Lieu : Institut de Mathématiques de Bordeaux (Bâtiment A33) sur le campus de Talence (351 cours de la Libération, 33405 Talence) en Salle de Conférence (à l’entrée du bâtiment)
Etant donné le protocole sanitaire en place, il est préférable, pour ceux qui le souhaitent, d’assister à la présentation en ligne, la capacité maximum de l’amphithéâtre après application du protocole sanitaire étant de 50 places. La soutenance sera donc retransmise en direct à l’adresse suivante :
Team : GIN (IMN)
Defense : in french
“Elaboration Of Brain Network Atlases Underpinning Lateralized Cognitive Functions, Application To The Study Of Inter-individual Variability Of Language”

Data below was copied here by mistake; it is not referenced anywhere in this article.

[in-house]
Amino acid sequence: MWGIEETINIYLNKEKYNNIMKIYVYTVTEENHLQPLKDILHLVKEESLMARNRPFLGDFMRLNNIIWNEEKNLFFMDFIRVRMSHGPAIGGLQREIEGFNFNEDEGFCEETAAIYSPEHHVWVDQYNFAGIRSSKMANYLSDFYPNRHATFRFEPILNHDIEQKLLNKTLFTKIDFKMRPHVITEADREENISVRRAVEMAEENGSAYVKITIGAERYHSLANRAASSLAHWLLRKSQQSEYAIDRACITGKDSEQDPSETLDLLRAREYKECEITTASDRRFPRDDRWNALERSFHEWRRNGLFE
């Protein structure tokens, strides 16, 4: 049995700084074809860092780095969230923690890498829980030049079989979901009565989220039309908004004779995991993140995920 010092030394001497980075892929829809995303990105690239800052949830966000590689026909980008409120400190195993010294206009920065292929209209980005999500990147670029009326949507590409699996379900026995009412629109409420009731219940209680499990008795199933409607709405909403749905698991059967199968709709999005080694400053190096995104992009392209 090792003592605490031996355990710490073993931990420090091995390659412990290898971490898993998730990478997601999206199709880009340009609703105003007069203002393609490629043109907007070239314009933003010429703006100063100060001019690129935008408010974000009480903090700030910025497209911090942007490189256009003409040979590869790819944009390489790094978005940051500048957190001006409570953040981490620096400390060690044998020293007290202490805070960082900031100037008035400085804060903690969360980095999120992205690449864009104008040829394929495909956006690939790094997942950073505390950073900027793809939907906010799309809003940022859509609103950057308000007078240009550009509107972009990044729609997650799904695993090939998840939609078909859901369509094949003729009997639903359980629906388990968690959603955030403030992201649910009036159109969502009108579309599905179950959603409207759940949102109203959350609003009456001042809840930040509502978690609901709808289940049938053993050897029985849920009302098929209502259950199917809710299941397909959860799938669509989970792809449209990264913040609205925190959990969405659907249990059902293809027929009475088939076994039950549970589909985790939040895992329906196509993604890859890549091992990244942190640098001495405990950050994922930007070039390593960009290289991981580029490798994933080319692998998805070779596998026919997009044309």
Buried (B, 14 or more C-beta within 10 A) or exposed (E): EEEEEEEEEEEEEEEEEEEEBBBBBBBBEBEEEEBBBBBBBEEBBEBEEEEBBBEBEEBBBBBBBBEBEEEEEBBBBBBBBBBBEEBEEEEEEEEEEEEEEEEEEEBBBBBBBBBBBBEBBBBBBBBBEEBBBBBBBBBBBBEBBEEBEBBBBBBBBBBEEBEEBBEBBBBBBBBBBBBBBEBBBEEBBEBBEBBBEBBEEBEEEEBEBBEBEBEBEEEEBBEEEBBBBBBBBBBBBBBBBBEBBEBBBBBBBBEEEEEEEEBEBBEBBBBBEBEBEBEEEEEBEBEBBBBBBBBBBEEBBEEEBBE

My thesis work is part of a multi-modal and multi-scale integration approach which has led to the emergence of cognitive and population neuroimaging. More specifically, fMRI provides two types of three-dimensional functional brain maps: activation maps allowing for visualizing brain regions directly involved in a cognitive process, and intrinsic connectivity maps measuring the synchronization between spatially distant but functionally connected regions. I have applied new statistical methodologies to these two types of maps, allowing me to deal with both the individual and the spatial dimensions. In the first part, I designed atlases of brain regions dedicated to specific cognitive functions, based on their hemispheric lateralization and targeting a population selected for its low variability. I present here the first two language atlases. Indeed, although there are many approaches to map language areas in patients, there was no atlas of networks supporting language functions in healthy individuals so far. I first identified left activated and left asymmetrical regions, both during sentence production, listening and reading, in 137 healthy right-handed individuals. Analysis of the intrinsic connectivity between the 32 identified regions reveals that they are part of 3 distinct functional networks, which constitute the SENSAAS (SENtence Supramodal Areas AtlaS) brain atlas. Among these networks, one with 18 regions contains the essential language areas (SENT_CORE), i.e. the brain areas whose lesion leads to an impairment in the integration of the meaning of speech. Specifically, SENT_CORE contains 3 hubs supporting the information integration and dissemination, localized in the Broca and Wernicke area. I then applied this methodology to the elaboration of an atlas of word processing networks. I identified 21 brain regions organized into 2 distinct networks, one of which is a phonological network including the audio-motor loop. For the first time, a strong intrinsic connectivity between the left audio-motor loop and the prosodic processing, located in the upper temporal sulcus of the right hemisphere, is evidenced. Finally, I developed a new method for studying the variability of three-dimensional data. This new method includes two different mathematical tools based on hierarchical agglomerative clustering algorithms. The first one makes it possible to identify variables leading to partition instability, the second one allows for extracting stable sub-populations from a starting population. The applications of all of this work are numerous: for example, I used the SENT_CORE network to study the inter-individual variability of hemispheric lateralization of the sentence supramodal areas. I have thus identified two groups of typical asymmetric left language individuals, with high left intra-hemispheric intrinsic connectivity and low inter-hemispheric connectivity, and a group of atypical individuals: rightward asymmetrical for language, with high intrinsic connectivity of language networks in both hemispheres and high inter-hemispheric connectivity. SENSAAS has also been used to study the genetic support of language atypicality, as well as for the topological characterization of the memory and language networks of individuals with mesial temporal lobe epilepsy. The new method for assessing inter-individual variability was used to evaluate the stability of the intrinsic networks of a new functional atlas adapted for late adulthood.